Border Wildlife Study cameras document so much more than just wild animals on the move at the border. They document weather, changes in the greenness of vegetation over the seasons, cattle grazing, and the people using our public lands.
Since March 2020, our gridded array of 58 cameras have amassed 20,600 wildlife images and 17,400 cattle images, while only detecting 1,168 images of humans, domesticated dogs, and vehicles. Sixty-nine percent of these observations are vehicles—Border Patrol and construction vehicles—and these are primarily from one camera located at the far eastern end of our study.
In July 2020, border road and wall construction across the southern foothills of the Huachuca Mountains began to extend an older stretch of 18-foot-tall border wall at Coronado National Memorial westward into our Border Wildlife Study area. Construction activity brought numerous road and wall-building equipment into the area and resulted in significantly higher human presence on our cameras in the area closest to the activity.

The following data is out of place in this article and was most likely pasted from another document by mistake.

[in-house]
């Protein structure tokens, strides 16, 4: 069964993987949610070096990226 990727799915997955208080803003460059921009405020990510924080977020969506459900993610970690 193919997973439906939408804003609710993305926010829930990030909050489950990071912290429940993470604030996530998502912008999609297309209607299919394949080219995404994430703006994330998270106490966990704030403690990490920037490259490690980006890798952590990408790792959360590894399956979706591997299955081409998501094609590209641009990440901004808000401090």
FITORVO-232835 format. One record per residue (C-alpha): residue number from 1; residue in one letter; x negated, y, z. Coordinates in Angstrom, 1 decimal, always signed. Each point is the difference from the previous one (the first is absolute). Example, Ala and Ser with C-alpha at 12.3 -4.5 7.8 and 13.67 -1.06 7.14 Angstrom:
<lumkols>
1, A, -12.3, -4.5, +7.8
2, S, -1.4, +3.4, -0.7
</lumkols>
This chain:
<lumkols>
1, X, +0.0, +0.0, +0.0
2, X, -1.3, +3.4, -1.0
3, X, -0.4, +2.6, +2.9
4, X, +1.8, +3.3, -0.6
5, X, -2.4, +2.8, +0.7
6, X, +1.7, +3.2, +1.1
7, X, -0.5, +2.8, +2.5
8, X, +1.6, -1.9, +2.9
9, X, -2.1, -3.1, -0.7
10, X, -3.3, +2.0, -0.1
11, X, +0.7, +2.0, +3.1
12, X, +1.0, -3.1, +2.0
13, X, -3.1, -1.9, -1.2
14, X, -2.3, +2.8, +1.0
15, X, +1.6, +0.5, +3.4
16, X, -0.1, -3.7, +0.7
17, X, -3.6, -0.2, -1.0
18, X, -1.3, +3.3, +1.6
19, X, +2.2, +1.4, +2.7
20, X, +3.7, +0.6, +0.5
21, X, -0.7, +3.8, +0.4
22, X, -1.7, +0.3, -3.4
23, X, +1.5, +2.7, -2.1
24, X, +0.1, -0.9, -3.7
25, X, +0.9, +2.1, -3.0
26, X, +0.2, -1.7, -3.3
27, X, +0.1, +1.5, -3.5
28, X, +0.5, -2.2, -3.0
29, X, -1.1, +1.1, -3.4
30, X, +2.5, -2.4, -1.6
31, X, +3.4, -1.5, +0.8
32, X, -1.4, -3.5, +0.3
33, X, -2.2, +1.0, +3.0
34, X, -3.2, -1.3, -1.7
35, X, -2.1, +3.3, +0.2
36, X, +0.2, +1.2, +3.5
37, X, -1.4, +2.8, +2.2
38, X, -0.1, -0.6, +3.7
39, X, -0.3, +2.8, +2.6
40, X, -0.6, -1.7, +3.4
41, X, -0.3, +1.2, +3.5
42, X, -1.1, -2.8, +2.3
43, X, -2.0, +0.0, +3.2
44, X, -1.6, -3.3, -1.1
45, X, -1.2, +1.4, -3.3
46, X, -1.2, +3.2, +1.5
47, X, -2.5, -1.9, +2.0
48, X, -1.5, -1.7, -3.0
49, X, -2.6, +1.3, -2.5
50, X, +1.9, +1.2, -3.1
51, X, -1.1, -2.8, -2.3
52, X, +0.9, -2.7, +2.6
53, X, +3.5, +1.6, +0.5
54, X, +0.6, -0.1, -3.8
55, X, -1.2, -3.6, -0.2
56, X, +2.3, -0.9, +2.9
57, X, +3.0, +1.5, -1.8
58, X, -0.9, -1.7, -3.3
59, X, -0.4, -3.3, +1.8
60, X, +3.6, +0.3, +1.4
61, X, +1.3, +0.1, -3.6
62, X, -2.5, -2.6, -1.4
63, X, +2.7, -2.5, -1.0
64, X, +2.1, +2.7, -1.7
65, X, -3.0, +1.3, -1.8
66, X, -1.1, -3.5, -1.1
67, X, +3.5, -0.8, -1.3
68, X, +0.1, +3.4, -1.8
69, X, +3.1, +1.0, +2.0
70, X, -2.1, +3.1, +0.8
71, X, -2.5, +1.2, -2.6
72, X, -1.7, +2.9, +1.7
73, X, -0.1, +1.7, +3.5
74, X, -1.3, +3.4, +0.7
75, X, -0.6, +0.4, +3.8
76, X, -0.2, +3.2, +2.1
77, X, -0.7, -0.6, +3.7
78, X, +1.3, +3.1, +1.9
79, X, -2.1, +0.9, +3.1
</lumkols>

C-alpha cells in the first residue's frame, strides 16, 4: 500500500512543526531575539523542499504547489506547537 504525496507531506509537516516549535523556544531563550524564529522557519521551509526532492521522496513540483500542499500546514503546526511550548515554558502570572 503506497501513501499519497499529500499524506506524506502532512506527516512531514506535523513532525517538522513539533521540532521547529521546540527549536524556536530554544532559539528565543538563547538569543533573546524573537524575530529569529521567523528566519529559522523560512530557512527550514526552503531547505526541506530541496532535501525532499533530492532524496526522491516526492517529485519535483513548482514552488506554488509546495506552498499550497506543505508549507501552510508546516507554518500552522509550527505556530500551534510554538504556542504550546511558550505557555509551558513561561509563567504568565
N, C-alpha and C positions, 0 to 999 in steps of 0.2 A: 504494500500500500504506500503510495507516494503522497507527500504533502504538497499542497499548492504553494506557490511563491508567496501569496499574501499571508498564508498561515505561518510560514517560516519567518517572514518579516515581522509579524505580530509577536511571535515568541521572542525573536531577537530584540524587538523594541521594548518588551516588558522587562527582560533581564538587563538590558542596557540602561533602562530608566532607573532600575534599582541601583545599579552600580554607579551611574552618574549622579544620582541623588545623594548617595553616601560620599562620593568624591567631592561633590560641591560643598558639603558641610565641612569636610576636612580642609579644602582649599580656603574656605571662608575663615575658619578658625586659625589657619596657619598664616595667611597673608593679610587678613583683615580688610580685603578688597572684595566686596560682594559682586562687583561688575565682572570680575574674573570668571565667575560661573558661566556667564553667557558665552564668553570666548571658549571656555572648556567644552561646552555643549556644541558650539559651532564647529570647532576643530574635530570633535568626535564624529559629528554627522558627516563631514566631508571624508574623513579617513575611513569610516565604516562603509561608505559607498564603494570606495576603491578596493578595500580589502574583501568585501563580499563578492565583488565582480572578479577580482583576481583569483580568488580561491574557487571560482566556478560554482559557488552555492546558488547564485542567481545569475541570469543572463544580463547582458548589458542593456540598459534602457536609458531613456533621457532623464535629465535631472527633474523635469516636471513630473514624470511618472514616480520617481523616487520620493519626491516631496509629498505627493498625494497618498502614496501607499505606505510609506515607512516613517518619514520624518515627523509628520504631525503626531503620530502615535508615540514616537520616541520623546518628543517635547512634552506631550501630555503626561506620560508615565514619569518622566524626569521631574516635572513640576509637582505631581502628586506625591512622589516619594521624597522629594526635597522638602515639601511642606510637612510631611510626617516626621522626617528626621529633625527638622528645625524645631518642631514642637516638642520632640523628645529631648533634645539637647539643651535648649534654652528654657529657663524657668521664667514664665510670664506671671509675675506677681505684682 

Most of our study cameras are further away from roads, so their detections of humans reflect an unbiased sample of people present along the border in Coronado National Forest and the San Rafael State Natural Area. Human detections include Border Patrol agents, the ranchers (often on horseback) that run cattle over the area, hunters and their dogs, our field crew, and also individuals traveling through the area who may have crossed the border illegally.
Over the 30-mile transect our cameras cover, only a handful of potential migrants are photographed every month.